As the opening seconds of Nils Lofgren’s latest solo release, Mountains, fills the air, it immediately becomes the aural equivalent of returning home after a long trip and sitting in a comfy recliner that’s been shaped over the years to your body’s dimensions. Lofgren isn’t attempting anything more than what he’s been doing for decades. And what he’s been doing is good; just like his latest, Mountains.

The album merges influences ranging from the British Invasion, Stax Volt, Motown and the Blues plus what he absorbed over the many years working with Bruce Springsteen and Neil Young. The 10 numbers bear the consistent nature of his more than 50 years as a recording and touring artist. Overall, the songs harbor a worn-in quality with a simple, catchy musical sensibility that balances heart-on-his-sleeve lyrical ambition with the consequences encountered while navigating through life and love.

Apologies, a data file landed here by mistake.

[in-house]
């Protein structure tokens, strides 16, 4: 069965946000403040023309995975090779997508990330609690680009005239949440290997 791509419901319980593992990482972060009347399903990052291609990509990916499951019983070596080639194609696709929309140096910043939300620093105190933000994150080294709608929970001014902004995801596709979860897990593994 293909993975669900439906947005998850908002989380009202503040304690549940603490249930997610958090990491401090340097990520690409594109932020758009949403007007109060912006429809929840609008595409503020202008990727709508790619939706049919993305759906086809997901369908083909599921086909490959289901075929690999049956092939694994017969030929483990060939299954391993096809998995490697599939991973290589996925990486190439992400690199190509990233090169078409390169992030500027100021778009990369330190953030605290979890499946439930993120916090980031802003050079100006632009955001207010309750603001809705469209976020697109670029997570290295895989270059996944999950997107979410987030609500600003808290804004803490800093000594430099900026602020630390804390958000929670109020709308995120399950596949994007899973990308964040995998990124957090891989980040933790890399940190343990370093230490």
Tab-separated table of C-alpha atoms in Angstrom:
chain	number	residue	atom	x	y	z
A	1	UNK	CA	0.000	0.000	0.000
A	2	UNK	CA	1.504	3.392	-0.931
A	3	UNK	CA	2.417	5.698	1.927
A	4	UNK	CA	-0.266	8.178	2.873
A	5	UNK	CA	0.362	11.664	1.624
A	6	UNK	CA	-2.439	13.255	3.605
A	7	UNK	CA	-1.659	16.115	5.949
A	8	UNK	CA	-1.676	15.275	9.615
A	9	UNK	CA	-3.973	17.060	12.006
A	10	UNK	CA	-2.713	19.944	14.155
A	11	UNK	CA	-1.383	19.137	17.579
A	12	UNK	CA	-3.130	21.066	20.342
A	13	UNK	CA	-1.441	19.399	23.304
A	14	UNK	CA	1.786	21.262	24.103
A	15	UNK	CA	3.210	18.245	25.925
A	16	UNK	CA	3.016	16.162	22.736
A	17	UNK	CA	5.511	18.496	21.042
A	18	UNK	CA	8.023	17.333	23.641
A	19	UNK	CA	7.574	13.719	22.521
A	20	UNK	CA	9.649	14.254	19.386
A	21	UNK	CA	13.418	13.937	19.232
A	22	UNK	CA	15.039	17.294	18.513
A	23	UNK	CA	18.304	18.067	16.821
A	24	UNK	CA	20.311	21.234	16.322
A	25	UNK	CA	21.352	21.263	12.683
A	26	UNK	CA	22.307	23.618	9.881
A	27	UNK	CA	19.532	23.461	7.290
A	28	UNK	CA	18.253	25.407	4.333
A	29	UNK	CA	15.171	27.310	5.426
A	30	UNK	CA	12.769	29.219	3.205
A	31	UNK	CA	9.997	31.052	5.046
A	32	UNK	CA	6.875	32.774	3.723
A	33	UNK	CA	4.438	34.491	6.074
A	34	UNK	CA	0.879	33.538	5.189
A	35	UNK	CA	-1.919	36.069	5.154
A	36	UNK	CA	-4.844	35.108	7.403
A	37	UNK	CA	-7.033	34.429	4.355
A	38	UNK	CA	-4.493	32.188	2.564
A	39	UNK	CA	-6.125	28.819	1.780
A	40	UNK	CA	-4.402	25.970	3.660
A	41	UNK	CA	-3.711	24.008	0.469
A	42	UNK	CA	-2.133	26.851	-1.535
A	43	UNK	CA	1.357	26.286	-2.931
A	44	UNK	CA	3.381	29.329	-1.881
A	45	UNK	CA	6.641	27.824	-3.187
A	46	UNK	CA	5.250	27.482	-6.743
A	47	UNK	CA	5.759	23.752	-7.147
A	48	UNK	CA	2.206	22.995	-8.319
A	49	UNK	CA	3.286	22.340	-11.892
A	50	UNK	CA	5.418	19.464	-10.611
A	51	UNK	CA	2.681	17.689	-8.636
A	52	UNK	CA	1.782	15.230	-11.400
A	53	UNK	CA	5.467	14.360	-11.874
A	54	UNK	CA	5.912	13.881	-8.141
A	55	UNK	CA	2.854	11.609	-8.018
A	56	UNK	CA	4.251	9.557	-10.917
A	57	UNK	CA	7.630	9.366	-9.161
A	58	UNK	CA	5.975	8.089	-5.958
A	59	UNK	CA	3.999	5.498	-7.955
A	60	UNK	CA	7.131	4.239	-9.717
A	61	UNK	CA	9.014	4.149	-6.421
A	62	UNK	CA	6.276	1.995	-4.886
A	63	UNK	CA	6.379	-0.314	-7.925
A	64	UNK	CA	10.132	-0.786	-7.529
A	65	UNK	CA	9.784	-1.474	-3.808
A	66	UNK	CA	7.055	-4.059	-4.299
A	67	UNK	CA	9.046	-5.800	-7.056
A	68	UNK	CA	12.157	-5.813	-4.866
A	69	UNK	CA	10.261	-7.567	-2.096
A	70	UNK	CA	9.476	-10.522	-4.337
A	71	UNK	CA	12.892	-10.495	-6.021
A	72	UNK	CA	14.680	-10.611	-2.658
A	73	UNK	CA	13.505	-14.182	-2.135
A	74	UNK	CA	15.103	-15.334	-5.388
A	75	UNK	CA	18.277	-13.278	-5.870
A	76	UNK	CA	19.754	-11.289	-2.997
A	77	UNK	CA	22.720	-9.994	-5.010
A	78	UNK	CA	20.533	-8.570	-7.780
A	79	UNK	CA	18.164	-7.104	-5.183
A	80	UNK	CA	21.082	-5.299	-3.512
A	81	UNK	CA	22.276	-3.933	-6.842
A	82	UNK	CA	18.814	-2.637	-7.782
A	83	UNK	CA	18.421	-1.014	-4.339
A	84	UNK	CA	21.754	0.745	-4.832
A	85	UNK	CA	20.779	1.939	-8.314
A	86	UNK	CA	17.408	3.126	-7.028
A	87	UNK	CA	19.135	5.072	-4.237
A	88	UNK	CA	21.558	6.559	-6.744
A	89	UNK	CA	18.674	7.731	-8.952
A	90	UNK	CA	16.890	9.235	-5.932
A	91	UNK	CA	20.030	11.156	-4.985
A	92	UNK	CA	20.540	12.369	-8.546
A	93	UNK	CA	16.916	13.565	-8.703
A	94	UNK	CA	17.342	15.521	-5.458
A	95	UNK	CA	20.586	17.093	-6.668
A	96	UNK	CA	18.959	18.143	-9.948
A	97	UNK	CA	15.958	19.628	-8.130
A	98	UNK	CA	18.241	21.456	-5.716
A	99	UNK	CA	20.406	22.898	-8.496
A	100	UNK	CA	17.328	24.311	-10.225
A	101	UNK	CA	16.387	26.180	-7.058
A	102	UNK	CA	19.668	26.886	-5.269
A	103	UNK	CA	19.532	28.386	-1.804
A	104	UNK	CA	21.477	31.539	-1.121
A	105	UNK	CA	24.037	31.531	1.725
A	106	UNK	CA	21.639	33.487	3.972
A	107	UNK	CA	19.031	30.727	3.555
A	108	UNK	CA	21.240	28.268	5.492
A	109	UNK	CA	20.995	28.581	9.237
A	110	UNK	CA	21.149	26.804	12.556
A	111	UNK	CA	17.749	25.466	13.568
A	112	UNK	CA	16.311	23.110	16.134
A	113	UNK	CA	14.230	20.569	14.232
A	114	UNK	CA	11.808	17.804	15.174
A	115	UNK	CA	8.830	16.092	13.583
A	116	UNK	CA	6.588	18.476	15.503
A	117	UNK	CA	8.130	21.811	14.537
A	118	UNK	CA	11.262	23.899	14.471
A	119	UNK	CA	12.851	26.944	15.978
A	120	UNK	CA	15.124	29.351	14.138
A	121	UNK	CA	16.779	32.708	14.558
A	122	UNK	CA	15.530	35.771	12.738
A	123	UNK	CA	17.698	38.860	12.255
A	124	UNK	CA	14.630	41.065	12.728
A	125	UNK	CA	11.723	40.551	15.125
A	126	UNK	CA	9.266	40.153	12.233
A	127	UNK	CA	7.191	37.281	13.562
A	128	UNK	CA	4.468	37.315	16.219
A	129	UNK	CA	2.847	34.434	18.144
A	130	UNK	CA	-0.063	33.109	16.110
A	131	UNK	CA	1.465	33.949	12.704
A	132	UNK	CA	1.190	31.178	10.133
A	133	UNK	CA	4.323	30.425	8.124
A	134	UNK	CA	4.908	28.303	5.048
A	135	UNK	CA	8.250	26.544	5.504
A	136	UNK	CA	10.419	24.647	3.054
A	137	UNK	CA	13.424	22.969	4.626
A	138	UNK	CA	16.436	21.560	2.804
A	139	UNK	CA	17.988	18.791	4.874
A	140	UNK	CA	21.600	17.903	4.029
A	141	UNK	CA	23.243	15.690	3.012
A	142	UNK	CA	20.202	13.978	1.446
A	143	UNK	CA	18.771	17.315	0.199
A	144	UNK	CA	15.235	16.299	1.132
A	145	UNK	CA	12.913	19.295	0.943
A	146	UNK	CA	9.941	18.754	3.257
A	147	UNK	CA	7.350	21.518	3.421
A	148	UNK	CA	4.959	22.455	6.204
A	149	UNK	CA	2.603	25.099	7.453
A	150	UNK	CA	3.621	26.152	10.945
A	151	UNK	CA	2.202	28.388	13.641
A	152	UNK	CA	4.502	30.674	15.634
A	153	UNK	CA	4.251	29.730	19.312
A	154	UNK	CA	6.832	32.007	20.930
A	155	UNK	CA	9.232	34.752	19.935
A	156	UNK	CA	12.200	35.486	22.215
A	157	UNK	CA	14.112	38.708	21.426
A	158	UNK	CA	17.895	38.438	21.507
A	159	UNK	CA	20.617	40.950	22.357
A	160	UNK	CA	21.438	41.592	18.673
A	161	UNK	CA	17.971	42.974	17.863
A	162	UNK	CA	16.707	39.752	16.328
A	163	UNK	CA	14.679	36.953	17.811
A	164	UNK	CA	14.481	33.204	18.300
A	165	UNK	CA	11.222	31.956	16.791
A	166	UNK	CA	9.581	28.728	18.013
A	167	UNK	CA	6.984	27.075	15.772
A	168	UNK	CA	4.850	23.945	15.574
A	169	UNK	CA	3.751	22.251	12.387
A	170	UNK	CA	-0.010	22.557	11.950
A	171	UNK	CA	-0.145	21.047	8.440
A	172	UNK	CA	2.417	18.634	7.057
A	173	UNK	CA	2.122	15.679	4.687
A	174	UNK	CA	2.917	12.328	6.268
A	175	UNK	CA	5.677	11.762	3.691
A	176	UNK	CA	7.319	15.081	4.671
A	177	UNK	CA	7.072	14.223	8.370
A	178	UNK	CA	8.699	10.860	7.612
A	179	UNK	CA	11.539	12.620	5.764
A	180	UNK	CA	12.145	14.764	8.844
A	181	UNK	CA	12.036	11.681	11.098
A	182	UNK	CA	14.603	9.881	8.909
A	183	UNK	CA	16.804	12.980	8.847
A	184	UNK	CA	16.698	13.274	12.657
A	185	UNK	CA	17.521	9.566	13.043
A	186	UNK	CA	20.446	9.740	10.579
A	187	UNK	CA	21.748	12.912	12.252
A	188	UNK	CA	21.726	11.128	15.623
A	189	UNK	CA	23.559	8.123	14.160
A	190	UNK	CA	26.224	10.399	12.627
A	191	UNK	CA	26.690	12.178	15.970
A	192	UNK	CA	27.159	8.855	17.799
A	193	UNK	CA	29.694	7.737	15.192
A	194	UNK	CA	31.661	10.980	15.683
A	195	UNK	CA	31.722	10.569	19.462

The opening number, “Ain’t the Truth Enough,” sounds familiar yet fresh in the same manner that the Rolling Stones and AC/DC have developed a stylistic approach that’s been endlessly reinvented by the band members. It’s instantly noticeable as Lofgren-esque. Here, Nils sounds troubled here as he recounts the January 6th attack on the Capitol through the lens of loved ones dealing with someone who embraced the Big Lie. Rather than preachy, it makes its point through a family drama. “Only Ticket Out” finds the narrator recalling his darkest days of drugs and liquor that finally leads to the potential of a turnaround. Then, Lofgren’s cover of Springsteen’s “Back in Your Arms” completes the opening emotional trifecta as the subject aims to return home to a life that once was perfect.

Love appears again in a more soothing manner as Lofgren sings to his wife, and the album’s co-producer, Amy on “Nothin’ Easy” and “Only Your Smile.” And, like several numbers on his last studio album, “Blue with Lou,” a loving tribute for the dearly departed arrives on “Won’t Cry No More (For Charlie Watts),” which mimics the in-the-pocket playing and swing of the legendary Rolling Stones drummer.

With a little help from his friends such as Ringo Starr, Neil Young, David Crosby, Cindy Mizelle (E Street Band) and Ron Carter as well as appearances by longtime musical cohorts Andy Newmark (drums) and Kevin McCormick (bass), Lofgren’s vision of anger, love, hope and fear blossoms, making for a potent listening experience from start to finish.